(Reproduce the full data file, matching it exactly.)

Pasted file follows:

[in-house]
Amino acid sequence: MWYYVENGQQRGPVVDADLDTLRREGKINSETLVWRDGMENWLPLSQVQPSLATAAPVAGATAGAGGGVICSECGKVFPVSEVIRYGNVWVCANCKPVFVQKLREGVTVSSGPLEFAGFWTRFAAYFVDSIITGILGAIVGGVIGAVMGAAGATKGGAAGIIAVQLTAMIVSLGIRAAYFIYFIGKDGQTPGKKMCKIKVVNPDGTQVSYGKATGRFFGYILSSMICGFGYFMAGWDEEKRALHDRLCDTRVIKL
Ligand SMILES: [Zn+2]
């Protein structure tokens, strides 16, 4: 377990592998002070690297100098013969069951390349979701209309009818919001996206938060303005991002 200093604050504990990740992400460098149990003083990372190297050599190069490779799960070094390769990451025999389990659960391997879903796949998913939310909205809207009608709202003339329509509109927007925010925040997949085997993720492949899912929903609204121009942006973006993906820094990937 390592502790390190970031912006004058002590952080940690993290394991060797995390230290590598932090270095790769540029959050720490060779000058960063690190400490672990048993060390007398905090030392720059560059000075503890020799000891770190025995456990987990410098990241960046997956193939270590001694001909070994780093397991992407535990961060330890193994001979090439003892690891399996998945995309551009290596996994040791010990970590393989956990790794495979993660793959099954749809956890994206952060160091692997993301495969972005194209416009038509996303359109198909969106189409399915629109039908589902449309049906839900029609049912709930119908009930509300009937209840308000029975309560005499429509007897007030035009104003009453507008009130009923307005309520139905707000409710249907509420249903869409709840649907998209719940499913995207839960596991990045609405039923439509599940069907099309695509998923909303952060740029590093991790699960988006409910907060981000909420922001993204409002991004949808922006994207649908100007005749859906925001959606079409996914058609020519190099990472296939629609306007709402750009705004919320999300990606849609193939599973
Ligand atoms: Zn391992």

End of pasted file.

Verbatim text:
[in-house]
Amino acid sequence: MWYYVENGQQRGPVVDADLDTLRREGKINSETLVWRDGMENWLPLSQVQPSLATAAPVAGATAGAGGGVICSECGKVFPVSEVIRYGNVWVCANCKPVFVQKLREGVTVSSGPLEFAGFWTRFAAYFVDSIITGILGAIVGGVIGAVMGAAGATKGGAAGIIAVQLTAMIVSLGIRAAYFIYFIGKDGQTPGKKMCKIKVVNPDGTQVSYGKATGRFFGYILSSMICGFGYFMAGWDEEKRALHDRLCDTRVIKL
Ligand SMILES: [Zn+2]
């Protein structure tokens, strides 16, 4: 377990592998002070690297100098013969069951390349979701209309009818919001996206938060303005991002 200093604050504990990740992400460098149990003083990372190297050599190069490779799960070094390769990451025999389990659960391997879903796949998913939310909205809207009608709202003339329509509109927007925010925040997949085997993720492949899912929903609204121009942006973006993906820094990937 390592502790390190970031912006004058002590952080940690993290394991060797995390230290590598932090270095790769540029959050720490060779000058960063690190400490672990048993060390007398905090030392720059560059000075503890020799000891770190025995456990987990410098990241960046997956193939270590001694001909070994780093397991992407535990961060330890193994001979090439003892690891399996998945995309551009290596996994040791010990970590393989956990790794495979993660793959099954749809956890994206952060160091692997993301495969972005194209416009038509996303359109198909969106189409399915629109039908589902449309049906839900029609049912709930119908009930509300009937209840308000029975309560005499429509007897007030035009104003009453507008009130009923307005309520139905707000409710249907509420249903869409709840649907998209719940499913995207839960596991990045609405039923439509599940069907099309695509998923909303952060740029590093991790699960988006409910907060981000909420922001993204409002991004949808922006994207649908100007005749859906925001959606079409996914058609020519190099990472296939629609306007709402750009705004919320999300990606849609193939599973
Ligand atoms: Zn391992």